CaO2 = (Hb x 1.34 x SaO2) +

Hb = hemoglobin in gm%; 1.34 = ml O2 that can be bound to each gm of Hb; SaO2 is percent saturation of hemoglobin with oxygen; .003 is solubility coefficient of oxygen in plasma: .003 ml dissolved O2/mm Hg PO2.

Oxygen dissociation curve: SaO2 vs. PaO2

Also shown are CaO2 vs. PaO2 for two different hemoglobin contents: 15 gm% and 10 gm%. CaO2 units are ml O2/dl. P50 is the PaO2 at which SaO2 is 50%.

SaO2 is it calculated or measured?

SaO2 is measured in a co-oximeter. The traditional blood gas machine measures only pH, PaCO2 and PaO2,, whereas the cooximeter measures SaO2, carboxyhemoglobin, methemoglobin and hemoglobin content. Newer blood gas consoles incorporate a cooximeter, and so offer the latter group of measurements as well as pH, PaCO2 and PaO2. Always make sure the SaO2 is measured, not calculated. If it is calculated from the PaO2 and the O2-dissociation curve, it provides no new information, and could be inaccurate -especially in states of CO intoxication or excess methemoglobin. CO and metHb do not affect PaO2, but do lower the SaO2.

Carbon monoxide an important cause of hypoxemia

Normal %COHb in the blood is 1-2%, from metabolism and small amount of ambient CO (higher in traffic-congested areas) All smokers have excess CO in their blood. CO binds @ 200x more avidly to hemoglobin than O2, displacing O2 from the heme binding sites. CO : 1) decreases SaO2 by the amount of %COHb present, and 2) shifts the O2-dissociation curve to the left, retarding unloading of oxygen to the tissues. CO does not affect PaO2, only SaO2. To detect CO poisoning, SaO2 and/or COHb must be measured (requires co-oximeter). In the presence of excess CO, SaO2 (when measured) will be lower than expected from the PaO2.

CO does not affect PaO2!

A patient presented to the ER with headache and dyspnea.
His first blood gases showed PaO2 80 mm Hg, PaCO2 38 mm Hg, pH 7.43. SaO2 on this first set was calculated from the O2-dissociation curve at 97%, and oxygenation was judged normal. He was sent out from the ER and returned a few hours later with mental confusion; this time both SaO2 and COHb were measured (SaO2 shown by X): PaO2 79 mm Hg, PaCO2 31 mm Hg, pH 7.36, SaO2 53%, carboxyhemoglobin 46%.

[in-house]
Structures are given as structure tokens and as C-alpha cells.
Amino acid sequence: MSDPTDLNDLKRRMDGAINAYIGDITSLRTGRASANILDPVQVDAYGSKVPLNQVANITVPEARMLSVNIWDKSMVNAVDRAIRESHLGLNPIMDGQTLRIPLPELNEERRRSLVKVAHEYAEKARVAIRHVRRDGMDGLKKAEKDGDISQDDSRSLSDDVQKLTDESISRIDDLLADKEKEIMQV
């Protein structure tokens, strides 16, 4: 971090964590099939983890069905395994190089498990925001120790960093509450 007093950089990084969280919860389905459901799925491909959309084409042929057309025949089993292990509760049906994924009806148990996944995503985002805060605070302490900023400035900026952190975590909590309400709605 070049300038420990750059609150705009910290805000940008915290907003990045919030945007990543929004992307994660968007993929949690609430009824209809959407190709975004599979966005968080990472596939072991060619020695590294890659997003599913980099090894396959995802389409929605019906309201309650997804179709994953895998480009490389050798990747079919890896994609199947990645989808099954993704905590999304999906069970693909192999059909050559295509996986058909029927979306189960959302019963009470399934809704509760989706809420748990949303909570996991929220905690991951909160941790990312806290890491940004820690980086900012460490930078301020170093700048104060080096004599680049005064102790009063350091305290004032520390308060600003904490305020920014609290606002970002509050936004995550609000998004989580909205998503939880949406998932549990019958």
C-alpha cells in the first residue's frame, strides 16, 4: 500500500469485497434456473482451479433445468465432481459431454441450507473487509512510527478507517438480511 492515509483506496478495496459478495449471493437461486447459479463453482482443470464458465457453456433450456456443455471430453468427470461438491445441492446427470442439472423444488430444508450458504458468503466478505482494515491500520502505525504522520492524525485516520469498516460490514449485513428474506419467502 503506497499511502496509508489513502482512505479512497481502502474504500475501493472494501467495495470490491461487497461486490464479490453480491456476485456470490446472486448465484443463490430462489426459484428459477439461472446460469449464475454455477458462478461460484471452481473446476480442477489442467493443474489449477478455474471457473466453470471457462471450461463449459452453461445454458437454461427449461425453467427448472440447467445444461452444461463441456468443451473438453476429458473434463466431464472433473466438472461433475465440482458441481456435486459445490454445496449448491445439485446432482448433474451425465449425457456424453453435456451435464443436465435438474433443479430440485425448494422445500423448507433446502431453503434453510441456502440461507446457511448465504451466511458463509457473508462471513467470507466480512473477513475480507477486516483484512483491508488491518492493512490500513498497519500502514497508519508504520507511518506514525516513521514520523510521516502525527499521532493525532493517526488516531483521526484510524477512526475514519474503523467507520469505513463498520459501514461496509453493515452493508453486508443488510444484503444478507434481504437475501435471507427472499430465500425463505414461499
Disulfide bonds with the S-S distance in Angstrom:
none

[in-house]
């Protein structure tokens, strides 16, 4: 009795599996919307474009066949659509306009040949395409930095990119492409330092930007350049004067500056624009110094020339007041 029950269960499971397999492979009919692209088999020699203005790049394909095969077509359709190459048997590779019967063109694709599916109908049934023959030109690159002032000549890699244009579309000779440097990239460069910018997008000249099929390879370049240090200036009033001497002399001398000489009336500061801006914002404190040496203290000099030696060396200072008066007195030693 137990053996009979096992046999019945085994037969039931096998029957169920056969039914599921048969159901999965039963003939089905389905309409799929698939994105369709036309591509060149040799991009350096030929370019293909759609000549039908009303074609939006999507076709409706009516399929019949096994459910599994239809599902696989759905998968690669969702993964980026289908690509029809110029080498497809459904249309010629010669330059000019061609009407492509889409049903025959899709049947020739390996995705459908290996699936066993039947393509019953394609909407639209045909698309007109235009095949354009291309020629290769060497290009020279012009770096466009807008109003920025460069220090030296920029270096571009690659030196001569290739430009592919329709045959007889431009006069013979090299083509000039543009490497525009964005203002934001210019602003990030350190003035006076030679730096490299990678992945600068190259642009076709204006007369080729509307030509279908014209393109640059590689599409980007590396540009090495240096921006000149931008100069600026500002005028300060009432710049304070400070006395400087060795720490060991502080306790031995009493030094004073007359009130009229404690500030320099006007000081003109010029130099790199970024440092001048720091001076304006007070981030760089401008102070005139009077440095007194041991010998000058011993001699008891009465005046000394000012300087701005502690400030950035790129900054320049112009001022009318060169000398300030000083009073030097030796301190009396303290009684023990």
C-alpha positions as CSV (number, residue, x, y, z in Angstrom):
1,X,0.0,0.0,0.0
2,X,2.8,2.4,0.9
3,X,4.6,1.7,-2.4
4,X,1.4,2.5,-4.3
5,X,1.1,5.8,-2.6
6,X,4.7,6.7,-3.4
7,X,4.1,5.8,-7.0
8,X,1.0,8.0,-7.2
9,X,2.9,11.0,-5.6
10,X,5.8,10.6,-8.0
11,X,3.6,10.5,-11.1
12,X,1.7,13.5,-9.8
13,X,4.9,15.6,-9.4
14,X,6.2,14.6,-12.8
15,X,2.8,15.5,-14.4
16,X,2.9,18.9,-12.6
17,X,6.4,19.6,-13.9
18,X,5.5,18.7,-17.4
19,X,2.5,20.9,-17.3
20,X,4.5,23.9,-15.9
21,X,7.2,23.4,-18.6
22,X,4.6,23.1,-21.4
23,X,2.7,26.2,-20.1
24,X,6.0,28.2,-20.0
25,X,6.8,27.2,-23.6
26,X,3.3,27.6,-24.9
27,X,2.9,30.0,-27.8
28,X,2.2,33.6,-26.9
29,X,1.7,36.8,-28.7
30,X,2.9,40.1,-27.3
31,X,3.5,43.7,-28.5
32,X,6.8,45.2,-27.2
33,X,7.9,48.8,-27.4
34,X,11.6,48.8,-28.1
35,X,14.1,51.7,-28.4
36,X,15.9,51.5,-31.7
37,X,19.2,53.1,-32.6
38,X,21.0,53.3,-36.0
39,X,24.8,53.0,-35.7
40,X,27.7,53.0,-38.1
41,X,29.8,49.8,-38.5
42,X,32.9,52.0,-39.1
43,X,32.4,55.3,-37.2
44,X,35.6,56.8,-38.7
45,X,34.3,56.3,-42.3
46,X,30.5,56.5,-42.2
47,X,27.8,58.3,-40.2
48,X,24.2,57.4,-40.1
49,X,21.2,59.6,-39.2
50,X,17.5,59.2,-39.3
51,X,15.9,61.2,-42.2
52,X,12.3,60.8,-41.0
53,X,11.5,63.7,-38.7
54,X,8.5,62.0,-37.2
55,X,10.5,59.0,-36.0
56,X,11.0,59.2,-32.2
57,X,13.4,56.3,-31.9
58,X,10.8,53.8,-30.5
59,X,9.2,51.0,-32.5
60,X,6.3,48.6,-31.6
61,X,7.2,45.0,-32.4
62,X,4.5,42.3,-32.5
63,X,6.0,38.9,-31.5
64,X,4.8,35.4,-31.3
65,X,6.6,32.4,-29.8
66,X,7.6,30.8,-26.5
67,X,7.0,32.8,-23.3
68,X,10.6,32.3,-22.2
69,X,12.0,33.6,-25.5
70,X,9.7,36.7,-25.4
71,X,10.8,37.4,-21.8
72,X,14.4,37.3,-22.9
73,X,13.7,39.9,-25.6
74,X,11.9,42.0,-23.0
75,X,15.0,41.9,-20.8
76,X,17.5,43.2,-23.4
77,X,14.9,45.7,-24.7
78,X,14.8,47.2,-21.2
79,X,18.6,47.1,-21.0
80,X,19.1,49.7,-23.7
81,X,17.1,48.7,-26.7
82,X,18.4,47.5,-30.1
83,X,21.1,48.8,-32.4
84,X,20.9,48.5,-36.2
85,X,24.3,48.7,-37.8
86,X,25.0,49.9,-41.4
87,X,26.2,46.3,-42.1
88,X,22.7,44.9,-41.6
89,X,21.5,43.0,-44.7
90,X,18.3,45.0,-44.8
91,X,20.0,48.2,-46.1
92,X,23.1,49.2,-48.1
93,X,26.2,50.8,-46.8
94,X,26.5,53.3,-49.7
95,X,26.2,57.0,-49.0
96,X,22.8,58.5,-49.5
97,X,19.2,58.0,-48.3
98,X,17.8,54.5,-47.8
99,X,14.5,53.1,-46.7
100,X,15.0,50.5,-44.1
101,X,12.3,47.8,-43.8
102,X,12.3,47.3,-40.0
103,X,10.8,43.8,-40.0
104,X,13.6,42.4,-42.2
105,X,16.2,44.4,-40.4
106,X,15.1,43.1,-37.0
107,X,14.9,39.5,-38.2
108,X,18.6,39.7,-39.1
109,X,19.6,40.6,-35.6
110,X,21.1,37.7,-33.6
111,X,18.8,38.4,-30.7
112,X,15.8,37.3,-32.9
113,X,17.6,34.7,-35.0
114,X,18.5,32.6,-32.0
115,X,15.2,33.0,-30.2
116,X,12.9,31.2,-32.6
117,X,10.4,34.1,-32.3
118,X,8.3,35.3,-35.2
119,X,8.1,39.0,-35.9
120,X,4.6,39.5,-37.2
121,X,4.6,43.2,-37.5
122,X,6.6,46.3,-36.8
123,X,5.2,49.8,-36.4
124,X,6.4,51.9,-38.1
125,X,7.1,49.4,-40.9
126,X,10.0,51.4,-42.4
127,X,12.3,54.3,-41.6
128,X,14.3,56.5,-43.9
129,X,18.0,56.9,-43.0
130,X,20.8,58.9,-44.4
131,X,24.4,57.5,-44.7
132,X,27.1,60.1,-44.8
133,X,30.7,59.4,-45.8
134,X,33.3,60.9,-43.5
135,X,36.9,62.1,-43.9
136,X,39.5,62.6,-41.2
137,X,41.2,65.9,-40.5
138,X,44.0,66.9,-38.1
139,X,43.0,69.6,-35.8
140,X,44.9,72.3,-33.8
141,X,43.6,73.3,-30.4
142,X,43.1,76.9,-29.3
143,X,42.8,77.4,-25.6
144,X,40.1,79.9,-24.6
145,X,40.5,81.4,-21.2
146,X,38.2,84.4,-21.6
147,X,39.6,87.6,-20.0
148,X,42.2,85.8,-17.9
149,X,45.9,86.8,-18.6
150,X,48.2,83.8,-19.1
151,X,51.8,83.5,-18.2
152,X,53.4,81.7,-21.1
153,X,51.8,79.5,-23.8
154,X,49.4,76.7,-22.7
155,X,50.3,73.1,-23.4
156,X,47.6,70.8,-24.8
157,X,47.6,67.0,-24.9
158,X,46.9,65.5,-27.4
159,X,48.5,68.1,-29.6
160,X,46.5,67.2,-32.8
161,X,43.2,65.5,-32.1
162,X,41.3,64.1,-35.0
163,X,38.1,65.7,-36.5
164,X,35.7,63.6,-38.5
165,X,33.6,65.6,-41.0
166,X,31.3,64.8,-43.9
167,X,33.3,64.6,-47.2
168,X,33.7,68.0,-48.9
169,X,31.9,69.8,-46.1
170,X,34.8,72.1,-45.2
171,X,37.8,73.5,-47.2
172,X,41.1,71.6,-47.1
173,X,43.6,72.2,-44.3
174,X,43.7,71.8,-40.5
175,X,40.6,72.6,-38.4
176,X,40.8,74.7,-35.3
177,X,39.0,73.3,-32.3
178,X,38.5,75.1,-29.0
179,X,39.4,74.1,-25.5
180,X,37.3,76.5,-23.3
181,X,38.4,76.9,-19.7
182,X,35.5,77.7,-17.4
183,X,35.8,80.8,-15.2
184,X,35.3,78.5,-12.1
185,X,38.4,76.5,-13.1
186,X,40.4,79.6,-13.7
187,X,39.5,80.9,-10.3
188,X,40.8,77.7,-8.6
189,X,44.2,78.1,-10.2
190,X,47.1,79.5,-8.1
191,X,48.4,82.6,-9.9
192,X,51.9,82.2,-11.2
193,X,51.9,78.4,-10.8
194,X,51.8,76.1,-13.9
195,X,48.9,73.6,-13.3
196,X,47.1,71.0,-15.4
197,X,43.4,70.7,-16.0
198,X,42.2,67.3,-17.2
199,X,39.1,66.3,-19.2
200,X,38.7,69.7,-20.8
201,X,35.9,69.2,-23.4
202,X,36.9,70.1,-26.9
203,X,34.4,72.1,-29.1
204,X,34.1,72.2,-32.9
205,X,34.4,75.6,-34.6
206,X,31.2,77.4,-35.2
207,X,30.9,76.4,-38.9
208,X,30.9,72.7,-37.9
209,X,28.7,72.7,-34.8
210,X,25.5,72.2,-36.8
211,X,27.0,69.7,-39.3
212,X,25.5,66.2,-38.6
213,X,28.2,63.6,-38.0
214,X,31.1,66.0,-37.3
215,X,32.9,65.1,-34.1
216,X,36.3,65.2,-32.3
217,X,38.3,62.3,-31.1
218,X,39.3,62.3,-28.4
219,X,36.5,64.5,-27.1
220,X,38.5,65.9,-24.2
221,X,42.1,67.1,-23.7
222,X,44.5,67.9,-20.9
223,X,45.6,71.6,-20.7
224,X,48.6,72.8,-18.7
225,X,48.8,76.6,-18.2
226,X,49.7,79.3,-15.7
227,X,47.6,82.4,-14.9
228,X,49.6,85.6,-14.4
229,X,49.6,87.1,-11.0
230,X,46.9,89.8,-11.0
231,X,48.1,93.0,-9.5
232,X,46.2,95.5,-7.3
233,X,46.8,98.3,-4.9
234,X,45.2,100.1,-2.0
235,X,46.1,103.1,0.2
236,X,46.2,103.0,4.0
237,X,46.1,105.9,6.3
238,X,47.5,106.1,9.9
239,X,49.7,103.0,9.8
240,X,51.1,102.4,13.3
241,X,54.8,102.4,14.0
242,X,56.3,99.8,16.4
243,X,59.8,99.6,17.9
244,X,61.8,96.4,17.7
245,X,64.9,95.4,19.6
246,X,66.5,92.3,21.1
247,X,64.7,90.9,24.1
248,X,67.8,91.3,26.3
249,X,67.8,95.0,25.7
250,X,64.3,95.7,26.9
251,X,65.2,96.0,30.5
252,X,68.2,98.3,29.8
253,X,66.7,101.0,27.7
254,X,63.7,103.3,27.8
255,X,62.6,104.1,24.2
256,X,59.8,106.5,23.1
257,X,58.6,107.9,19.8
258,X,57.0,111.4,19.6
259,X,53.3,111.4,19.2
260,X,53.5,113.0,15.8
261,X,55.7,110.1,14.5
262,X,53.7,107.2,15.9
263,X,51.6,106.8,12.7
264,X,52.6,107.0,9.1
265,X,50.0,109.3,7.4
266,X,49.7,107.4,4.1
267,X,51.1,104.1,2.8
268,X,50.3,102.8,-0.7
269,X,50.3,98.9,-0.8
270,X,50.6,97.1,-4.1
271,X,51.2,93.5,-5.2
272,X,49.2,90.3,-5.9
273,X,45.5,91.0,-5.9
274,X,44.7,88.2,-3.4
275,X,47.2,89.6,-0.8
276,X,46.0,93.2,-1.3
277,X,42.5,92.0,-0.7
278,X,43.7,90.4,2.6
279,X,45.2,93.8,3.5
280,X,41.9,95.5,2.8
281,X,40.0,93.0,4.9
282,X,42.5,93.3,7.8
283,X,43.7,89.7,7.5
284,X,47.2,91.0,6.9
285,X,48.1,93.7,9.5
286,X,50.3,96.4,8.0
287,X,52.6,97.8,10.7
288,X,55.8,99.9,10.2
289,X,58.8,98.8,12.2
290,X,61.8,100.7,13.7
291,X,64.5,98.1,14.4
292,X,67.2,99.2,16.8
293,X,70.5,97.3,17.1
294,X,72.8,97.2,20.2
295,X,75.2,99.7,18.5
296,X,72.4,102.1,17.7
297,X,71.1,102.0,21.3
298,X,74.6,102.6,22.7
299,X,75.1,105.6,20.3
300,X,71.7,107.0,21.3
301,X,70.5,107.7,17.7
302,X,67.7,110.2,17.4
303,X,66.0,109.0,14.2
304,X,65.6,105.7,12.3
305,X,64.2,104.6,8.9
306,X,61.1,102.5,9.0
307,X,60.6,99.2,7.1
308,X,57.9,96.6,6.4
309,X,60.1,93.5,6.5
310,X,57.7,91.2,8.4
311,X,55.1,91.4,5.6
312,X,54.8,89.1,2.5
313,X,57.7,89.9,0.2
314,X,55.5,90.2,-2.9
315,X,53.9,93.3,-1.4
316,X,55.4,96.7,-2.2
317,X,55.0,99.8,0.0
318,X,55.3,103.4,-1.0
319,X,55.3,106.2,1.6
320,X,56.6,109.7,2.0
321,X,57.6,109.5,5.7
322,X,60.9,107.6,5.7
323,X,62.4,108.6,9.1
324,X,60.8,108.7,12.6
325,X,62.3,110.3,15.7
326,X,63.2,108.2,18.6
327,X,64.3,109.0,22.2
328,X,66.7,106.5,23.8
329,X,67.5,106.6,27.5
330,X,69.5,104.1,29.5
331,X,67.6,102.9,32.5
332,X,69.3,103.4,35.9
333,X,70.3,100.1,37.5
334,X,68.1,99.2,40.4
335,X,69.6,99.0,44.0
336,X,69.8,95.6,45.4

CO poisoning was missed on the first set of blood gases because SaO2 was not measured!

Causes of Hypoxia
1. Hypoxemia (=low PaO2 and/or low CaO2) a. reduced PaO2 usually from lung disease (most common physiologic mechanism: V-Q imbalance) b. reduced SaO2 -- most commonly from reduced PaO2; other causes include carbon monoxide poisoning, methemoglobinemia, or rightward shift of the O2-dissociation curve c. reduced hemoglobin content -- anemia 2. Reduced oxygen delivery to the tissues a. reduced cardiac output -- shock, congestive heart failure b. left to right systemic shunt (as may be seen in septic shock) 3. Decreased tissue oxygen uptake a. mitochondrial poisoning (e.g., cyanide poisoning) b. left-shifted hemoglobin dissociation curve (e.g., from acute alkalosis, excess CO, or abnormal hemoglobin structure)

Acid-Base Disorders: A Systematic (step by step) Approach

Acidemia: blood pH < 7.35 Alkalemia: blood pH > 7.45 Acidosis: a physiologic process that tends to cause acidemia Alkalosis: a physiologic process that tends to cause alkalemia

Step 1: Do the numbers make sense?

Check for Internal consistency by using the Henderson-Hasselbach equation: [H+] = 24 X PaCO2 / [ HCO3-]

Step 1: Internal consistency of ABGs

PH is inversely related to [H+]; a pH change of 1.00 represents a 10-fold change in [H+]
pH [H+] in nanomoles/L

7.00 7.10 7.30 7.40 7.52 7.70 8.00

100 80 50 40 30 20 10

Step 1: Internal consistency of ABGs

Examples: Do these numbers have internal consistency? A man with sepsis has the following values:
PH 7.5, PaCO2 40, HCO3- 20. A woman with renal failure has the following PH 7.3, PaCO2 40, HCO3- 10. A diabetic child has the following: PH 7.3, PaCO2 21 HCO3- 10.

Step 2: Alkalemia or Acidemia?

Determine whether an acidemia (PH < 7.35) or an alkalemia (PH > 7.45) is present. This usually signifies the primary disorder. Keep in mind :The PH may be in normal range but a mixed disorder is present (look at the bicarbonate, PaCO2, anion gap).

Step 3: Is the primary disturbance

metabolic or respiratory?

Does any change in the PaCO2 account for the direction of the change in PH?

Step 4: Is there appropriate

compensation for the primary disturbance? The bodys homeostatic mechanisms serve to return the ratio of bicarbonate to PaCO2 toward normal and thus normalize the PH. In most cases the compensatory mechanisms fail to fully return the PH to normal.

Step 4: Appropriate compensation in

simple Acid-Base disorders